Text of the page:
British painter of Nigerian descent, born in Manchester. He studied at Chelsea College of Art and Design and the *Royal College of Art. While at the latter, Ofili won a travelling scholarship to Zimbabwe. There he discovered the material which was to be his trademark, elephant dung. This was a way of linking his art to his African heritage but it was also, at first, used as a clever marketing ploy. Stickers marked ‘elephant shit’ were placed on London street furniture and two ‘shit sales’ were held (more performance pieces than actual functioning market stalls), one in Berlin and one in Brixton market. Ofili's brilliantly coloured paintings also employ glitter and map pins (the ones with bright plastic balls on the end) to produce patterns and spell out names. The dung, in ball form covered with resin, is both attached to the canvas and used to raise the paintings, which are not hung but rested against the wall, from the floor. The technical complexity of some of his paintings means that from a distance they can appear like a purely abstract pattern. For instance it is only on close inspection of Afrodizzia (1996) that one sees the collage of black faces with painted‐on ‘Afro’ hairstyles. Ofili has commented on his work: ‘It's what people really want from black artists. We're the voodoo king, the voodoo queen, the witch doctor, the drug dealer, the magicien de la terre.’ Much of the debate around Ofili's work is about whether it has a critical element or simply panders to an appetite for the stereotype. For Richard Powell, his painting only underscores ‘how ineffectual and even counterproductive are many racial conventions in today's world’. Ofili was awarded the *Turner Prize in 1998. See also Saatchi; Sensation.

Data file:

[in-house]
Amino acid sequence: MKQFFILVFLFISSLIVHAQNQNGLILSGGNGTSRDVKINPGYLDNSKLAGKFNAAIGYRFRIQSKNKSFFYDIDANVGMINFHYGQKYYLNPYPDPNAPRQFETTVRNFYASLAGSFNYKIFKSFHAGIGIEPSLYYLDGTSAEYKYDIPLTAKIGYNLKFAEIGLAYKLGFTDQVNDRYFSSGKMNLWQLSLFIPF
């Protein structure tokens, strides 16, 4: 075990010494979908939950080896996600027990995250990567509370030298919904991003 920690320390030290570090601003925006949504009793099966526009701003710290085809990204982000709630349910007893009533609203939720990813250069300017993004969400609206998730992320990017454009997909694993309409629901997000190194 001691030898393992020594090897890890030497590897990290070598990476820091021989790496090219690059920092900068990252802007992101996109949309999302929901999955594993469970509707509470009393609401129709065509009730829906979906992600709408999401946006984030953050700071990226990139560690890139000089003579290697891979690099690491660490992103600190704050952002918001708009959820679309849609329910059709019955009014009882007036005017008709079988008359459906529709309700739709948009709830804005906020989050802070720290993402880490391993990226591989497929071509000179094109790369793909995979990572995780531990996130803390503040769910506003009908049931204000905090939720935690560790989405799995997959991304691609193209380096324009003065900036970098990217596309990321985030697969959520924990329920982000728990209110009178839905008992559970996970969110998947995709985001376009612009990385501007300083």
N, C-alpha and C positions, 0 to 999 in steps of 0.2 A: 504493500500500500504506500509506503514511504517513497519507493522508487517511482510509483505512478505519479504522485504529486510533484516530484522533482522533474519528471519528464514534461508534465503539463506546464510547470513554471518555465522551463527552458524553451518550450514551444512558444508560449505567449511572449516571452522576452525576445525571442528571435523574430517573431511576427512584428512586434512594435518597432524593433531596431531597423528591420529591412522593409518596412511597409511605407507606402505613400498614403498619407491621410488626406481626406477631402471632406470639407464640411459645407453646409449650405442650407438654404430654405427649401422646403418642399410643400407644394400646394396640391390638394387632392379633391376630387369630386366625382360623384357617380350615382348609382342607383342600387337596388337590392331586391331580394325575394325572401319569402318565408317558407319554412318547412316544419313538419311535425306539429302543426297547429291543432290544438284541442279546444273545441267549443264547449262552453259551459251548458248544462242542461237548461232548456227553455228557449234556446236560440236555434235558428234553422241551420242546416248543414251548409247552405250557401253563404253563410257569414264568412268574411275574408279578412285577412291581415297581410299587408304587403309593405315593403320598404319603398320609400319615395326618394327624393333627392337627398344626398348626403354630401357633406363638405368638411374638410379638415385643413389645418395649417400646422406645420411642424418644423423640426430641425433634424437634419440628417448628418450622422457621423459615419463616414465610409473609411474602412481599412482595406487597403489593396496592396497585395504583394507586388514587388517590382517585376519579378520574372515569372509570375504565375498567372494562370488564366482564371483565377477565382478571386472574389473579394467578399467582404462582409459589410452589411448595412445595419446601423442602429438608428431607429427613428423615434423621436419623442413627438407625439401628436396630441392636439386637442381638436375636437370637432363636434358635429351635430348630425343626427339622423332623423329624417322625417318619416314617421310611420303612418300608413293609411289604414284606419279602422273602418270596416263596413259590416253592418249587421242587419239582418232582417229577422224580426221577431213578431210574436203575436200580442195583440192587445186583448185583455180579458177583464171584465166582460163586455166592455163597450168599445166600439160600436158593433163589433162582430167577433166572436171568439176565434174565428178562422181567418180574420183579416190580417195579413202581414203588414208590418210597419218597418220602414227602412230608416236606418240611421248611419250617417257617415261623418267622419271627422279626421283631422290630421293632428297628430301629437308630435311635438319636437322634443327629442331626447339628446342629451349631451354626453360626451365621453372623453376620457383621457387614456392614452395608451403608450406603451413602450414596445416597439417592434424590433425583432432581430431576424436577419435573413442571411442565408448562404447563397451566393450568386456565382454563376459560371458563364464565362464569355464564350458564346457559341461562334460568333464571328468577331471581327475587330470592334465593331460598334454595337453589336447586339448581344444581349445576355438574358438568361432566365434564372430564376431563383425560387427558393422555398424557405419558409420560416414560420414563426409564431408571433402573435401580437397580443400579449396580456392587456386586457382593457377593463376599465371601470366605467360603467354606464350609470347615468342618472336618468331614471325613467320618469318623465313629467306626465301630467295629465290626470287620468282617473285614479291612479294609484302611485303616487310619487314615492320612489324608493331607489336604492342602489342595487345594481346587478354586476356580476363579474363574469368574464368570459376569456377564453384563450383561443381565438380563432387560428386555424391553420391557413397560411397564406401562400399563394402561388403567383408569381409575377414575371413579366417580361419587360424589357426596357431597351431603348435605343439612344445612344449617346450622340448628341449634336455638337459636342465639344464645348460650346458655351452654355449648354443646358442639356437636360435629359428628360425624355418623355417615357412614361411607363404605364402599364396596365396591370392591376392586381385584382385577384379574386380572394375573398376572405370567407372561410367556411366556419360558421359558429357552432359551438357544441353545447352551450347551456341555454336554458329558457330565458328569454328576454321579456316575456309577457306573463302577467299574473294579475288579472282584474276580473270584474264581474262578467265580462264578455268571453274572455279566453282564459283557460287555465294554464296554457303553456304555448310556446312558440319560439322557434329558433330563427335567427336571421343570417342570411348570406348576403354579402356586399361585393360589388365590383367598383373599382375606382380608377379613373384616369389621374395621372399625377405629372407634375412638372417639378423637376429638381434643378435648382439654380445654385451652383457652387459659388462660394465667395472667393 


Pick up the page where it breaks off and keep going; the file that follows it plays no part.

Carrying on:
Text Source: A Dictionary of Modern and Contemporary Art (Oxford University Press)
"Ofili, Chris" A Dictionary of Modern and Contemporary Art by Ian Chilvers and John Glaves-Smith. Oxford University Press Inc. Oxford Reference Online. Oxford University Press.